An employee’s schedule is 7 a.m. to 3:30 p.m. with a thirty minute unpaid lunch break. The employee receives overtime compensation after 40 hours in a workweek. The employee clocks in 10 minutes early every day and clocks out 7 minutes late each day. The employer follows the standard rounding rules. Is the employee entitled to overtime compensation? Yes. If the employer rounds back a quarter hour each morning to 6:45 a.m. and rounds back each evening to 3:30 p.m., the employee will show a total of 41.25 hours worked during that workweek. The employee will be entitled to additional overtime compensation for the 1.25 hours over 40.

Example #3:

An employer only records and pays for time if employees work in full 15 minute increments. An employee paid $10 per hour is scheduled to work 8 hours a day Monday through Friday, for a total of 40 hours a week. The employee always clocks out 12 minutes after the end of her shift. The employee is paid $400 per week. Does this comply with the FLSA? No, the employer has violated the overtime requirements. The employee worked an hour each week (12 minutes times 5) that was not compensated. The employer has not violated the minimum wage requirement because the employee was paid $9.75 per hour ($400 divided by 41 hours). However, the employer owes the employee for one hour of overtime each week.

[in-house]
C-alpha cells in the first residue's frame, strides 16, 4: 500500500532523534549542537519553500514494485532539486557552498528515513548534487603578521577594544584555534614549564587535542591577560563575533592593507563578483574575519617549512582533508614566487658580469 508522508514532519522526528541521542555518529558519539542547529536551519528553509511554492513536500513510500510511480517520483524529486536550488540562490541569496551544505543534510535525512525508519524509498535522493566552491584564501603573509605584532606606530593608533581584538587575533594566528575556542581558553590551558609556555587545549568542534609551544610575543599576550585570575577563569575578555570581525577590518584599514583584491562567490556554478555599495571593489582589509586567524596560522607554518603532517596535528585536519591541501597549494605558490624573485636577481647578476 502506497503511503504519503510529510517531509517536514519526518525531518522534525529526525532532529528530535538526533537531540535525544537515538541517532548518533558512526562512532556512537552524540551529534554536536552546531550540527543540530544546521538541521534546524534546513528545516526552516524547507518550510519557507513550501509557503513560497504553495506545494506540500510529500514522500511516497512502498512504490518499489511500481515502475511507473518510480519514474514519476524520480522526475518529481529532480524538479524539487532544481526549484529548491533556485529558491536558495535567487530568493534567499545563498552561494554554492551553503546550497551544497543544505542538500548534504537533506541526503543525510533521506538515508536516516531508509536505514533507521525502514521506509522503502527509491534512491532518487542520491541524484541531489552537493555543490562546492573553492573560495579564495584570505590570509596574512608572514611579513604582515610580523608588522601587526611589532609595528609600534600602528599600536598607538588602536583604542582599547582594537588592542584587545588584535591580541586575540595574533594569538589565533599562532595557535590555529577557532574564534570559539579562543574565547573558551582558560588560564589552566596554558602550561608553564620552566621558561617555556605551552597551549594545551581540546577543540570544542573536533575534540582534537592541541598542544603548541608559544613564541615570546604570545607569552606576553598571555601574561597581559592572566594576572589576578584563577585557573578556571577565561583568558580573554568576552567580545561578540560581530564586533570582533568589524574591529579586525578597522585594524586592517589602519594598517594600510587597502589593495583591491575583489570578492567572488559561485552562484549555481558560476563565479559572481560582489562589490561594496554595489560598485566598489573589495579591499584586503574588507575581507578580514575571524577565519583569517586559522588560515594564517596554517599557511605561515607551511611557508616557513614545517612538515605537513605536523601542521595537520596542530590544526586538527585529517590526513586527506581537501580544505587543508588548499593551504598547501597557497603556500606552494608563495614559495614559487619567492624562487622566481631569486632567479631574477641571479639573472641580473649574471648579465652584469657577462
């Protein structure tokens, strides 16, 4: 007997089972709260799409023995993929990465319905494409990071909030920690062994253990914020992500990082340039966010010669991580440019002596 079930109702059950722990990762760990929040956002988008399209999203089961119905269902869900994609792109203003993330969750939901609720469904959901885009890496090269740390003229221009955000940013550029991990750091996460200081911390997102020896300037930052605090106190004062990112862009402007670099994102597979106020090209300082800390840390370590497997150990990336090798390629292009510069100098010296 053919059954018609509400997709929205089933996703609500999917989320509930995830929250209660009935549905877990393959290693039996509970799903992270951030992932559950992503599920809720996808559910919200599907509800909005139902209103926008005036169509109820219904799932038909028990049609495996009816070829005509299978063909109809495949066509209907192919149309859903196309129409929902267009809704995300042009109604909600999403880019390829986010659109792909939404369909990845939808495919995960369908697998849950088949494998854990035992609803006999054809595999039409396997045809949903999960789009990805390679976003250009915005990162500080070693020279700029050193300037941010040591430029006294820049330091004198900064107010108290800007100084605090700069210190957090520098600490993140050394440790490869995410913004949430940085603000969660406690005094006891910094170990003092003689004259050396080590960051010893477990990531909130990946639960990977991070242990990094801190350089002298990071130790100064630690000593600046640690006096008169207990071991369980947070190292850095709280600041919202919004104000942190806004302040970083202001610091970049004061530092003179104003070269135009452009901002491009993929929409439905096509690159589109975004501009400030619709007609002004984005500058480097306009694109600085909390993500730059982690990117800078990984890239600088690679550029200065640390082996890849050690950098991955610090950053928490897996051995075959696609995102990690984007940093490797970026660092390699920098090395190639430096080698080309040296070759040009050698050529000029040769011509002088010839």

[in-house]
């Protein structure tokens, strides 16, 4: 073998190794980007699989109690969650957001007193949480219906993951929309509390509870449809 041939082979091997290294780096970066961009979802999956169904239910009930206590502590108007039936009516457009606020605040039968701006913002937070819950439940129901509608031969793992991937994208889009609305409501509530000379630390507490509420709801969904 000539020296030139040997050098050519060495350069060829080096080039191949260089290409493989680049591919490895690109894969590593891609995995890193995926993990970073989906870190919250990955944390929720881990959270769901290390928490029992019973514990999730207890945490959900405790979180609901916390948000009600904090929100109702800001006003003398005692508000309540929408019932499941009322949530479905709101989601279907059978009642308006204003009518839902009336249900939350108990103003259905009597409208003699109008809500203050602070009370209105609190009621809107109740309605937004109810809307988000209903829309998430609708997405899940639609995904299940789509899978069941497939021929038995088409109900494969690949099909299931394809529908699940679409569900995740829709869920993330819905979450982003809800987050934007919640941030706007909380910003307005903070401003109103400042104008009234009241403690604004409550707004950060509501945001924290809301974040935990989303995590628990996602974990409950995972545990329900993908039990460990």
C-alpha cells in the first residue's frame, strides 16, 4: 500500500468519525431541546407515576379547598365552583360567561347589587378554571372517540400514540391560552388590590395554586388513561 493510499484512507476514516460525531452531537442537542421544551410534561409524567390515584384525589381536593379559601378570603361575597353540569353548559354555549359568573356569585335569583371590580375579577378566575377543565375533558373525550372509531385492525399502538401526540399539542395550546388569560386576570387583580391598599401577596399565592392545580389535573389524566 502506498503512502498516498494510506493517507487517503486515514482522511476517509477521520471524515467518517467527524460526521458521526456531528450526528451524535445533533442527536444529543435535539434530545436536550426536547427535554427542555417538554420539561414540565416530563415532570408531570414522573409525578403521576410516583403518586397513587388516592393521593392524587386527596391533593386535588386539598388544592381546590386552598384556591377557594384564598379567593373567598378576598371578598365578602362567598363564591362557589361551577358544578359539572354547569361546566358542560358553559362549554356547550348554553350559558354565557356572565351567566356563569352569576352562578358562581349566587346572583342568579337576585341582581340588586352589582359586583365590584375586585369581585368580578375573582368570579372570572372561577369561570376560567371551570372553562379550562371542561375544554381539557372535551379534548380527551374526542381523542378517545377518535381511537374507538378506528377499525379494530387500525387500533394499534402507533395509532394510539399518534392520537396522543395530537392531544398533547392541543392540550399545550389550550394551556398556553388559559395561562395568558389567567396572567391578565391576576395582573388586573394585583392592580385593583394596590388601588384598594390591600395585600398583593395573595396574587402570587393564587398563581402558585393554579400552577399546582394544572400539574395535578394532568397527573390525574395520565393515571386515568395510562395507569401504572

A  more detailed discussion of rounding errors commonly found in the healthcare industry, can be found at: DOL Fact Sheet #53 – The Health Care Industry and Hours Worked.

V.  CONSULT AN ATTORNEY.

You may be cheated out of overtime if you are a rehabilitation or nursing care worker: (1) when not fully paid for off the clock work, (2) when overtime is denied because work hours were not totaled from two facilities with a common owner, (3) when the owner fails to include shift differential pay in the Regular Rate when calculating overtime pay, or (4) when clock rounding errors regularly short employee pay.

Employees who are owed overtime can collect (1) back wages for all “Hours Worked” and any unpaid overtime, plus (2) liquidated damages in an additional amount of the same back wages and overtime, and (3) attorney’s fees and costs.

The Ken S. Nugent, P.C. Overtime and Unpaid Wages team of attorneys can help you determine whether you are entitled to overtime pay.  Our team covers the entire state of Georgia. We have eight Georgia offices ready to protect workers in not only large cities but also small towns and rural areas who are being cheated on their earned overtime.  We have an office with overtime attorneys near you: Albany, Atlanta, Augusta, Columbus, Duluth, Macon, Savannah, and Valdosta.  To reach one of our overtime team of attorneys, please contact us at 1-888-579-1790 or leave us your information and questions at our Overtime and Lost Wages website practice page.